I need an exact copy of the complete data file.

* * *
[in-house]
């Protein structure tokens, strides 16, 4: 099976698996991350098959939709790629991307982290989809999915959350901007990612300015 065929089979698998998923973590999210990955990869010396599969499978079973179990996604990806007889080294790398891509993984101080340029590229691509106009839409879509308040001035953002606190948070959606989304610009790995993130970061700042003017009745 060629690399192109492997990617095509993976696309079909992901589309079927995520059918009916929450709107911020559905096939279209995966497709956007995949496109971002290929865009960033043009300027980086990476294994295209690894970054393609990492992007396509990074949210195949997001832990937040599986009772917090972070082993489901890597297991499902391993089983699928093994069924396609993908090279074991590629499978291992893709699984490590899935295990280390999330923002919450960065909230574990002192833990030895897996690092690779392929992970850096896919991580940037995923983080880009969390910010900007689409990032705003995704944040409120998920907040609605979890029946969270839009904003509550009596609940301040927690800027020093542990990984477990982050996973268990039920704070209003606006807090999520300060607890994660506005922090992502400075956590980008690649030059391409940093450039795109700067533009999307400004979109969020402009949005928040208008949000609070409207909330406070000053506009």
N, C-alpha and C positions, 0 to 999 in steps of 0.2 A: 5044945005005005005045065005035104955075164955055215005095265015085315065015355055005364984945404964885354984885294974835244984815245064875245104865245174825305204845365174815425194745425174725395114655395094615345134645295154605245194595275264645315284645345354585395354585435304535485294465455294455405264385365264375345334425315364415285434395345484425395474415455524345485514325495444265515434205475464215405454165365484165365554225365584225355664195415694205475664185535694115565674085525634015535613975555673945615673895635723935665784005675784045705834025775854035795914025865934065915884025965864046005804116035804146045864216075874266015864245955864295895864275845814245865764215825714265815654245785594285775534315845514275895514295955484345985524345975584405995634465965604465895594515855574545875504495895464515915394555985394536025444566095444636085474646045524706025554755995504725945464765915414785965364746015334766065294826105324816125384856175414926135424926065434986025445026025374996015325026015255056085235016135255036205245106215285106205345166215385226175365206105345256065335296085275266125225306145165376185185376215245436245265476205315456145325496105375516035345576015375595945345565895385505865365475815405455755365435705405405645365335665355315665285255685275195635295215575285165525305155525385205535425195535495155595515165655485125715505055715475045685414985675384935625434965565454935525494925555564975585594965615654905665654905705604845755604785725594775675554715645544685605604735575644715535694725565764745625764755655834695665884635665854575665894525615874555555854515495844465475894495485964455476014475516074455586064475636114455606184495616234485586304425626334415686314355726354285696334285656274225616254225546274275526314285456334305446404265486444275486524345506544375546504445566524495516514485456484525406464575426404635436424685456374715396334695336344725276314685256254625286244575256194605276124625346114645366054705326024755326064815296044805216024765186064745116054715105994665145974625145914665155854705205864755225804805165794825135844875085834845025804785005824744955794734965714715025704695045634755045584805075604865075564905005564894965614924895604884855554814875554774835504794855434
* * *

[in-house]
């Protein structure tokens, strides 16, 4: 099976698996991350098959939709790629991307982290989809999915959350901007990612300015 065929089979698998998923973590999210990955990869010396599969499978079973179990996604990806007889080294790398891509993984101080340029590229691509106009839409879509308040001035953002606190948070959606989304610009790995993130970061700042003017009745 060629690399192109492997990617095509993976696309079909992901589309079927995520059918009916929450709107911020559905096939279209995966497709956007995949496109971002290929865009960033043009300027980086990476294994295209690894970054393609990492992007396509990074949210195949997001832990937040599986009772917090972070082993489901890597297991499902391993089983699928093994069924396609993908090279074991590629499978291992893709699984490590899935295990280390999330923002919450960065909230574990002192833990030895897996690092690779392929992970850096896919991580940037995923983080880009969390910010900007689409990032705003995704944040409120998920907040609605979890029946969270839009904003509550009596609940301040927690800027020093542990990984477990982050996973268990039920704070209003606006807090999520300060607890994660506005922090992502400075956590980008690649030059391409940093450039795109700067533009999307400004979109969020402009949005928040208008949000609070409207909330406070000053506009």
N, C-alpha and C positions, 0 to 999 in steps of 0.2 A: 5044945005005005005045065005035104955075164955055215005095265015085315065015355055005364984945404964885354984885294974835244984815245064875245104865245174825305204845365174815425194745425174725395114655395094615345134645295154605245194595275264645315284645345354585395354585435304535485294465455294455405264385365264375345334425315364415285434395345484425395474415455524345485514325495444265515434205475464215405454165365484165365554225365584225355664195415694205475664185535694115565674085525634015535613975555673945615673895635723935665784005675784045705834025775854035795914025865934065915884025965864046005804116035804146045864216075874266015864245955864295895864275845814245865764215825714265815654245785594285775534315845514275895514295955484345985524345975584405995634465965604465895594515855574545875504495895464515915394555985394536025444566095444636085474646045524706025554755995504725945464765915414785965364746015334766065294826105324816125384856175414926135424926065434986025445026025374996015325026015255056085235016135255036205245106215285106205345166215385226175365206105345256065335296085275266125225306145165376185185376215245436245265476205315456145325496105375516035345576015375595945345565895385505865365475815405455755365435705405405645365335665355315665285255685275195635295215575285165525305155525385205535425195535495155595515165655485125715505055715475045685414985675384935625434965565454935525494925555564975585594965615654905665654905705604845755604785725594775675554715645544685605604735575644715535694725565764745625764755655834695665884635665854575665894525615874555555854515495844465475894495485964455476014475516074455586064475636114455606184495616234485586304425626334415686314355726354285696334285656274225616254225546274275526314285456334305446404265486444275486524345506544375546504445566524495516514485456484525406464575426404635436424685456374715396334695336344725276314685256254625286244575256194605276124625346114645366054705326024755326064815296044805216024765186064745116054715105994665145974625145914665155854705205864755225804805165794825135844875085834845025804785005824744955794734965714715025704695045634755045584805075604865075564905005564894965614924895604884855554814875554774835504794855434